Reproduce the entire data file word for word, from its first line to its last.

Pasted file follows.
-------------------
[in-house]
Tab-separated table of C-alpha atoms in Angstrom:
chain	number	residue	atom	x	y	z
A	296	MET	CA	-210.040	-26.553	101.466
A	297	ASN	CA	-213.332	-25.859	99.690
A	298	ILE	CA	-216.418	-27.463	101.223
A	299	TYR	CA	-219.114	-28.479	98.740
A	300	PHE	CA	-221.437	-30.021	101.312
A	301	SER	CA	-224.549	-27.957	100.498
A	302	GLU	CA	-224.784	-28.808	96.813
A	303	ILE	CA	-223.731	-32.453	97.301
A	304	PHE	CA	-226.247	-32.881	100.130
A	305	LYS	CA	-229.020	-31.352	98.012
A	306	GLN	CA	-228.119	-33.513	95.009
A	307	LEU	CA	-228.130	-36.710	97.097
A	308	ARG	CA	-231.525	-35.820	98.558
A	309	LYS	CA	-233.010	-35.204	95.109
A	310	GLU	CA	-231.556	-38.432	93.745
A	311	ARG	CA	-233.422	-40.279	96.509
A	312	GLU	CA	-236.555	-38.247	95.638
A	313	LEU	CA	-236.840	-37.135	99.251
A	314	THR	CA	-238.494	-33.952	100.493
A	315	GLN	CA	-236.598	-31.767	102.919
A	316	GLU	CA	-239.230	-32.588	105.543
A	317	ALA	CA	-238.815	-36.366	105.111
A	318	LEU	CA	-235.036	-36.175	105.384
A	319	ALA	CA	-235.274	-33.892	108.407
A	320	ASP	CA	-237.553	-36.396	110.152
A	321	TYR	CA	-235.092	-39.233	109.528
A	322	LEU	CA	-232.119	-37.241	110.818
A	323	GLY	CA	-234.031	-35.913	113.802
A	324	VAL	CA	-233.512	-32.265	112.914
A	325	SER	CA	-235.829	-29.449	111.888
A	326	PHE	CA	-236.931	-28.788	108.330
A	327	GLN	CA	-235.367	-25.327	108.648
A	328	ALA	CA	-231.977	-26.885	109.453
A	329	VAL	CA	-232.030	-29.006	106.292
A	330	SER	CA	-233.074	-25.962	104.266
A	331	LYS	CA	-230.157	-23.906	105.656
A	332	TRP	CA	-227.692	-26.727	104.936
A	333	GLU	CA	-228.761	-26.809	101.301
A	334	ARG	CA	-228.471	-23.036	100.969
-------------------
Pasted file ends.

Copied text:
[in-house]
Tab-separated table of C-alpha atoms in Angstrom:
chain	number	residue	atom	x	y	z
A	296	MET	CA	-210.040	-26.553	101.466
A	297	ASN	CA	-213.332	-25.859	99.690
A	298	ILE	CA	-216.418	-27.463	101.223
A	299	TYR	CA	-219.114	-28.479	98.740
A	300	PHE	CA	-221.437	-30.021	101.312
A	301	SER	CA	-224.549	-27.957	100.498
A	302	GLU	CA	-224.784	-28.808	96.813
A	303	ILE	CA	-223.731	-32.453	97.301
A	304	PHE	CA	-226.247	-32.881	100.130
A	305	LYS	CA	-229.020	-31.352	98.012
A	306	GLN	CA	-228.119	-33.513	95.009
A	307	LEU	CA	-228.130	-36.710	97.097
A	308	ARG	CA	-231.525	-35.820	98.558
A	309	LYS	CA	-233.010	-35.204	95.109
A	310	GLU	CA	-231.556	-38.432	93.745
A	311	ARG	CA	-233.422	-40.279	96.509
A	312	GLU	CA	-236.555	-38.247	95.638
A	313	LEU	CA	-236.840	-37.135	99.251
A	314	THR	CA	-238.494	-33.952	100.493
A	315	GLN	CA	-236.598	-31.767	102.919
A	316	GLU	CA	-239.230	-32.588	105.543
A	317	ALA	CA	-238.815	-36.366	105.111
A	318	LEU	CA	-235.036	-36.175	105.384
A	319	ALA	CA	-235.274	-33.892	108.407
A	320	ASP	CA	-237.553	-36.396	110.152
A	321	TYR	CA	-235.092	-39.233	109.528
A	322	LEU	CA	-232.119	-37.241	110.818
A	323	GLY	CA	-234.031	-35.913	113.802
A	324	VAL	CA	-233.512	-32.265	112.914
A	325	SER	CA	-235.829	-29.449	111.888
A	326	PHE	CA	-236.931	-28.788	108.330
A	327	GLN	CA	-235.367	-25.327	108.648
A	328	ALA	CA	-231.977	-26.885	109.453
A	329	VAL	CA	-232.030	-29.006	106.292
A	330	SER	CA	-233.074	-25.962	104.266
A	331	LYS	CA	-230.157	-23.906	105.656
A	332	TRP	CA	-227.692	-26.727	104.936
A	333	GLU	CA	-228.761	-26.809	101.301
A	334	ARG	CA	-228.471	-23.036	100.969